Momentum, Consistency, and Giving Back

Josh Painter: Yeah, I mean consistency is really small incremental growth over time. It is not really noticeable or it can be barely perceptible at the moment and a lot of people don’t have the patience for small barely perceptible growth. That’s like the environment nowadays is a highlight reel, instant gratification, right? Like our whole lives are expected to be this highlight reels of constant wins and it’s like when I was learning how to play drums.

I mean, it was just days and days and days of doing the exact same thing and you don’t really notice it at the time but you know, months later it’s like, “Oh, I’m a little bit faster. I’m a little bit better. I made a little bit fewer mistakes this time.” So that’s where the consistency comes in. It’s just really building the habits and kind of working on that barely perceptible progress that may not be noticeable in the moment but you know, makes waves over time.

Hussein Al-Baiaty: Yeah, it’s really powerful. I found recently like so I am getting ready to start recording my audiobook and the guy who is helping me do it was just like, “Just read your first chapter like 50 times and then come back in and record it” because I didn’t know what I was doing, right? I have never really read my own thing out loud and I got emotional, all of these things.

I said, “Okay, this is great. I know where you’re at now” and so just that idea like read it out loud 50 times is like – I mean, I get it, you know? It’s a practice but oh my god, the biggest difference in the world where your voice fluctuates, what word you pause on. You get to be so intentional after reading it over and over and you’re 100% right, it’s the same thing whether you apply that to drums or writing and the book writing process in it of itself.

It’s just that the idea of staying close to that goal, the changes like you said are very minute and you have to almost readjust your sensitivity and appreciate those really tiny micro moves because you know that’s when you’re getting better or improving or getting faster, whatever it is you are seeking. Man, you highlight that really well. I love that.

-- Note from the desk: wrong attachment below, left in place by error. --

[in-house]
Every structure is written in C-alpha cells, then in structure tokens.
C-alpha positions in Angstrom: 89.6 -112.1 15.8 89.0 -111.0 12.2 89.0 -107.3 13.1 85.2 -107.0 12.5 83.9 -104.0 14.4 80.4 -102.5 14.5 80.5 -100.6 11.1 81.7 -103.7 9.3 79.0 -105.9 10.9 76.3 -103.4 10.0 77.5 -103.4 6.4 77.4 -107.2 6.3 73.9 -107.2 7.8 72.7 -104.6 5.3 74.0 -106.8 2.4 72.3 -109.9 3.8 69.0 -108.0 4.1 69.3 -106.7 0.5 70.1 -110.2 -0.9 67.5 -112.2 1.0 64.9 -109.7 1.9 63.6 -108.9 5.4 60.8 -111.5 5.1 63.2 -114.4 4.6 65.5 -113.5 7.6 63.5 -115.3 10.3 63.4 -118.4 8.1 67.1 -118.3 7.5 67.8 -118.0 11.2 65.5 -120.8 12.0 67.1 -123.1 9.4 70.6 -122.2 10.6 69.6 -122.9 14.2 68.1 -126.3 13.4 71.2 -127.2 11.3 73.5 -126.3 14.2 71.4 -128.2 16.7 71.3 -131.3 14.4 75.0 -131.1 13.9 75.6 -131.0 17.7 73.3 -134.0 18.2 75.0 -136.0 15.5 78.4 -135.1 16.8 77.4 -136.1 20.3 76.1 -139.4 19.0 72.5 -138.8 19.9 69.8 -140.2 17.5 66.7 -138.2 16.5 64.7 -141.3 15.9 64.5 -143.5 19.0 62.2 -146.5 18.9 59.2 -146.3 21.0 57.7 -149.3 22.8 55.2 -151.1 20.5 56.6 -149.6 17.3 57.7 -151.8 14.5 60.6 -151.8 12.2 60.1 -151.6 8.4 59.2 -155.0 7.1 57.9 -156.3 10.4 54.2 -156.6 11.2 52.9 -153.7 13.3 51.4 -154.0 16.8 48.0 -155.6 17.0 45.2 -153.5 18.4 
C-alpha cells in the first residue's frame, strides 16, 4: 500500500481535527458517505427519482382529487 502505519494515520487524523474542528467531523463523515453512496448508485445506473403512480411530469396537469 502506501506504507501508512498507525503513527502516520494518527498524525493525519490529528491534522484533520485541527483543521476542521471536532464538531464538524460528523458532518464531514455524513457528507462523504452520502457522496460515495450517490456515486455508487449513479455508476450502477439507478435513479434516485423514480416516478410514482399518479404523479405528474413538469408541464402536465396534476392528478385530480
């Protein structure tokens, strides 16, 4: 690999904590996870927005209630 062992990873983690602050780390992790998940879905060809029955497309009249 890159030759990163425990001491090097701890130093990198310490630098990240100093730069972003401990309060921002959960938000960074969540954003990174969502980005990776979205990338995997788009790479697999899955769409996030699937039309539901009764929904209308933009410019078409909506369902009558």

So when you combine all of these things of course, in your last chapter, you talk about becoming and that is kind of the gift to the world if you will. Can you just briefly touch on that and kind of let our audience kind of indulge in this idea of when you start to combine these tools, something else actually becomes a byproduct?

Josh Painter: It’s this idea that once you reach a certain level of success or achievement, the way that you get to the next level is by helping others and throwing down the rope or the ladder and helping them climb with you, right? Becoming a mentor, giving back, back to what I said that that’s your legacy is how you treat others and how they perceive you and that is really the theme of the whole book, right?

It’s called, Best Version Ever, because some people struggle with, “Oh, what’s my purpose? What’s my life purpose?” Well, it’s to become your best version ever. It is not a finish line that you ever reach, right? You can always become a better version of yourself. So it’s these constant milestones along the way and again at the end, you realize that the true manifestation of that is helping others and giving back.

Hussein Al-Baiaty: That’s really powerful. You know, people go through seasons of life and everything like that but I feel like that component could easily be as part of all of the seasons, you know? If you learn to hone in, like you said a purpose of defining yourself, understanding yourself, improving yourself and that happens through the different challenges you set out to grow through.

I think that is where we find the best versions of ourselves is when we go up against the challenge of some sort and like you said earlier, you are the hero of your movie and so if the hero does something amazing and you almost surprise yourself too, I feel like there is a level of fulfillment there. I can really align with the becoming parts, it’s really important. So Josh, I learned so much today.

Again, I just want to say congratulations. This is not an easy feat to write a book and obviously you’re committed to it and just getting to know you now and how you practice these principles, obviously this is how you’re able to kind of move through the book and navigate it. So kudos to you, congratulations. I can’t wait for people to get their hands on this but if you had one more message, one thing that our audience can take away from this conversation or your book, what would that be?

Josh Painter: Yeah, I guess it would be, look, becoming your best version ever is something that you get to decide what that looks like, right? I say that in the book, it could be achieving your goals, it could be becoming a better husband, wife, parent or it could just be I get to surf every day after work, right? You get to decide what the best version of yourself is.

Hussein Al-Baiaty: That was really powerful though. I think for me, my big takeaway from this was this idea of aim. You know, really dwelling on that goal and seeing it through and seeing if things actually align with who you want to become, that was really powerful for me but thank you so much for coming on the show today. Again, I learn so much from these conversations and today was no exception.

So the book is called, Best Version Ever: Discover the Magic of Becoming Extraordinary. Besides checking out the book, where can people find you Josh?

Josh Painter: People can find everything at bestversionever.com and then on social media, I’m Josh Painter, easy to find.

Hussein Al-Baiaty: Love it, that’s awesome. Thanks again Josh, I appreciate you coming on today.

Josh Painter: Thank you.